This is where I feel the Minnesota Model comes up short and requires modification. The 28 days of inpatient or residential treatment as outlined in the program was plucked out of thin air by two young men who were not doctors, nor had either one of them ever treated anyone for addiction or alcoholism. They basically just made it up.

The PHP’s 90 to 180 day inpatient/residential requirement consistently delivers a high (79.3%) success rate in treating drug addiction. Their success provides the empirical evidence proving beyond a shadow of a doubt that longer stays in inpatient or residential programs significantly improves outcomes. Sadly, the principles of the PHP program are not being implemented and made available to the masses because it is expensive and insurance companies don’t make it available on most policies.

However, there are other new cutting edge therapies that can help curb this epidemic that are simply not being utilized. Doctor Blum has spent a lifetime developing the Genetic Addiction Risk Score Test (GARS). GARS, as the test has become known, is a GPS of your addictive self. Through a simple cheek swab, Dr. Blum can identify the genes associated with addiction. The data is then analyzed with the results showing a persons’ vulnerability to addiction with remarkable accuracy. Imagine the different choices people would make knowing that they or their loved one or child have a genetic predisposition to addiction.

In concert with Genetic Addiction Risk Score Test, Doctor Blum also developed Precision Addiction Management, or PAM for short. I was involved in the early research and development of the PAM system and contributed to several of the technical papers that were published in peer-reviewed medical and scientific journals.

PAM is perhaps one of the greatest achievements in addiction treatment in recent history. The GARS test information provides Dr. Blum and his staff with the ability to identify specific parts of the brain related to addiction that are not functioning properly. With this information in hand, Dr. Blum has developed a family of neuro-nutrients, each one designed to improve specific areas and parts of the brain not functioning properly. When you know where you are going it is easier to find a road that will take you there. All indications are that the PAM system can be a vital asset for addicts still using and in recovery.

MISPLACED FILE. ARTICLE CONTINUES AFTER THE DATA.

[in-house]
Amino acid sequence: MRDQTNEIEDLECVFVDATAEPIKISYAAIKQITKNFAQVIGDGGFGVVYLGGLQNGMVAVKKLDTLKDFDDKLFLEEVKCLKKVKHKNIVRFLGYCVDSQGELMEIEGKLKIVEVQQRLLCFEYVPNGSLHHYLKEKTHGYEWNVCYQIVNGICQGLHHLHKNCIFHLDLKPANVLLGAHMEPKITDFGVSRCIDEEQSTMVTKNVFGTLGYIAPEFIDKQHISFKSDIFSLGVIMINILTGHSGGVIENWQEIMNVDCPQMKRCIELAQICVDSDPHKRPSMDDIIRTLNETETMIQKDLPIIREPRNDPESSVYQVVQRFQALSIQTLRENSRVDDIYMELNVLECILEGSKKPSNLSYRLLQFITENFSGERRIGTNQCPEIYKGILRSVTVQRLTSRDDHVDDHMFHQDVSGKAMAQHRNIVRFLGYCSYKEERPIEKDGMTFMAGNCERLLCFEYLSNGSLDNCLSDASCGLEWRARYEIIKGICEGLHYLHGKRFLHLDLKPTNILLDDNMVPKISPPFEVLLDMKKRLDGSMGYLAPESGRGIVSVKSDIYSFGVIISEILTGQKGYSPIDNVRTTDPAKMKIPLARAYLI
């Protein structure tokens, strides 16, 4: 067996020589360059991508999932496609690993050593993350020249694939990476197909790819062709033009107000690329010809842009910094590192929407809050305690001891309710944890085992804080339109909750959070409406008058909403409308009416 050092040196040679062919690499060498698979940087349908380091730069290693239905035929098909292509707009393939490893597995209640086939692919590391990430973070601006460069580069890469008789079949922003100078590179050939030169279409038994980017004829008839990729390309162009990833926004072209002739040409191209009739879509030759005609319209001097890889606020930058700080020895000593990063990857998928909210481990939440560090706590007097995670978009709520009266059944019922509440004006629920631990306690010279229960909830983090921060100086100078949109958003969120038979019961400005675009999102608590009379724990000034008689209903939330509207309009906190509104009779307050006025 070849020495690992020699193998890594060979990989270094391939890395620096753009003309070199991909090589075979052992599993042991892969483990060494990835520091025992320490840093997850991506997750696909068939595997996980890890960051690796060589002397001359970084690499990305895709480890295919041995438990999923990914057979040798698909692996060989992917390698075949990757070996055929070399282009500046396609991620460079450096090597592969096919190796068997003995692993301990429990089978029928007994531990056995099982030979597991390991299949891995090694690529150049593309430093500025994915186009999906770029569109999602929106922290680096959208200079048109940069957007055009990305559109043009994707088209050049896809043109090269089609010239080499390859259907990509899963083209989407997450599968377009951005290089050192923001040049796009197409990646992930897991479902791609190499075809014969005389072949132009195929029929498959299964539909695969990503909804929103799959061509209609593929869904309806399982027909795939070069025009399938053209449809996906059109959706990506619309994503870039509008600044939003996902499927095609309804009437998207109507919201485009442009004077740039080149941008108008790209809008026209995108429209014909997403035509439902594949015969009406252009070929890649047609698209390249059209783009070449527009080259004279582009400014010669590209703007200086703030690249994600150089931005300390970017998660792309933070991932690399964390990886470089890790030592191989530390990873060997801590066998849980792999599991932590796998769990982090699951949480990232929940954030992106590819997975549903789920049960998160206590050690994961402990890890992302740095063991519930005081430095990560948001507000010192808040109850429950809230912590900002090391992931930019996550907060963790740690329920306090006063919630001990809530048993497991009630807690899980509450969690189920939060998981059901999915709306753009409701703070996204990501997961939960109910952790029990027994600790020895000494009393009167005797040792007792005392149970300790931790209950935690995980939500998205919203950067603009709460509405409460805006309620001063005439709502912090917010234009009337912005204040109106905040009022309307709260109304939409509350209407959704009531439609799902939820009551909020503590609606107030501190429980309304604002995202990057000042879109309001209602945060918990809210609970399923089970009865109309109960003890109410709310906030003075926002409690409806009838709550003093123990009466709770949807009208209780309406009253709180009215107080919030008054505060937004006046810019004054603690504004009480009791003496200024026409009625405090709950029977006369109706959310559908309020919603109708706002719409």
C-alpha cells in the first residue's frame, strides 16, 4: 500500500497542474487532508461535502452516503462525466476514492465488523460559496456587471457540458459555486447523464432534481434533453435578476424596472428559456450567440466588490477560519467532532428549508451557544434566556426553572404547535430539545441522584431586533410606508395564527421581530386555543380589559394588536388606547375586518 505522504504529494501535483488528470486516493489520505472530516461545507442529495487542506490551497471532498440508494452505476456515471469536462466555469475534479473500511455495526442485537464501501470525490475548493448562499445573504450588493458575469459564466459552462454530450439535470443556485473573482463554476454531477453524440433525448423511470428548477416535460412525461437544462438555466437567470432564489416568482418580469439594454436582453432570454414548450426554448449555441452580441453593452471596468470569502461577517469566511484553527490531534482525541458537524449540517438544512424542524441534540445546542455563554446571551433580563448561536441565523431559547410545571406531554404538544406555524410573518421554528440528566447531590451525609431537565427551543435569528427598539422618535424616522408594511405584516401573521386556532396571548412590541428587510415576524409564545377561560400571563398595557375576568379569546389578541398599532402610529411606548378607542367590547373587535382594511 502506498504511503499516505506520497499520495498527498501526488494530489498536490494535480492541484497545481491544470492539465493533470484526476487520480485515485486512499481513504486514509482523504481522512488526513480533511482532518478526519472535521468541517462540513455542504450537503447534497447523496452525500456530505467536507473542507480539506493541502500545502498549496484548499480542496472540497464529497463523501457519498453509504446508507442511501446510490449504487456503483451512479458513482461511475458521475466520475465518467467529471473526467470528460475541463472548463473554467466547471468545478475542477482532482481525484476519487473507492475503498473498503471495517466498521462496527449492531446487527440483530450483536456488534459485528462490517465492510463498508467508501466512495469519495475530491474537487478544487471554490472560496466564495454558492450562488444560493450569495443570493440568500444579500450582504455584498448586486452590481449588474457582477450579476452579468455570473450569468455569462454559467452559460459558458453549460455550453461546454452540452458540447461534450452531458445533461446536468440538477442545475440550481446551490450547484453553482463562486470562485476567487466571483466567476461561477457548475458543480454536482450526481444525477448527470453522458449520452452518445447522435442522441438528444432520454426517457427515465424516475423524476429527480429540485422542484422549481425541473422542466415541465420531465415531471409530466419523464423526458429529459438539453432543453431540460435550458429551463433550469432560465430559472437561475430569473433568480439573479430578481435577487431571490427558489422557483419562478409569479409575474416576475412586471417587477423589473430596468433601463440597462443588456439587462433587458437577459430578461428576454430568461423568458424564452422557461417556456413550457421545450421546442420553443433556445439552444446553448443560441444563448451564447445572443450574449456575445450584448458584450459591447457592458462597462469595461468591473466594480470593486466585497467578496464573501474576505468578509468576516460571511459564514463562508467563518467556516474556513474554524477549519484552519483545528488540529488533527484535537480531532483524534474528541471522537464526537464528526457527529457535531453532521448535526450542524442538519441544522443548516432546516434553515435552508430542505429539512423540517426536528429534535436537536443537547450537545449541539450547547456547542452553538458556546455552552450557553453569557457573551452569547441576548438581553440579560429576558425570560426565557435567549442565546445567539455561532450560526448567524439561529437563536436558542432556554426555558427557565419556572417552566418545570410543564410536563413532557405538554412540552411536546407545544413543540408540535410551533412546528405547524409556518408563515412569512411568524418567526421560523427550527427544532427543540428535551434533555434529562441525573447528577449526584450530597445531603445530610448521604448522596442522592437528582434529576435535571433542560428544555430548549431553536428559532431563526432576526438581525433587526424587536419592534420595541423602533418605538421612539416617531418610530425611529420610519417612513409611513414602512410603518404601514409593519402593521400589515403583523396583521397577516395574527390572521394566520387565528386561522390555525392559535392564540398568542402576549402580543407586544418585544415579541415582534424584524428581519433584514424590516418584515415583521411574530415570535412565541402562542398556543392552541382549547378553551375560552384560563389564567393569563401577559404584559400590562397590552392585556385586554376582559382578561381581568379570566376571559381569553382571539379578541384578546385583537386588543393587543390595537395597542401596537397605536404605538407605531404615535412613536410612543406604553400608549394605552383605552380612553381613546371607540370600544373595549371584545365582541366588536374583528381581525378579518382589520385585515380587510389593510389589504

These are just a few of a host of new targeted evidenced-based and scientifically-proven treatments available today that can improve outcomes. As I mentioned earlier, there never will be one sweeping treatment for addiction. That said, we must look to the targeted modalities with the help and assistance of medical professionals that can do the most good for you.

As the legendary Hall of Fame Baseball player Yogi Berra – who was known for his malapropisms – once said; ‘If you don’t know where you are going, you’ll end up someplace else.’

John Giordano is the founder of ‘Life Enhancement Aftercare & Chronic Relapse Recovery Center,’ an Addiction Treatment Consultant, President and Founder of the National Institute for Holistic Addiction Studies, Chaplain of the North Miami Police Department and is the Second Vice President of the Greater North Miami Beach Chamber of Commerce. He is on the editorial board of the highly respected scientific Journal of Reward Deficiency Syndrome (JRDS) and has contributed to over 69 papers published in peer-reviewed scientific and medical journals.,
For more information on the Genetic Addiction Risk Score Test (GARS) and/or Precision Addiction Management (PAM) please visit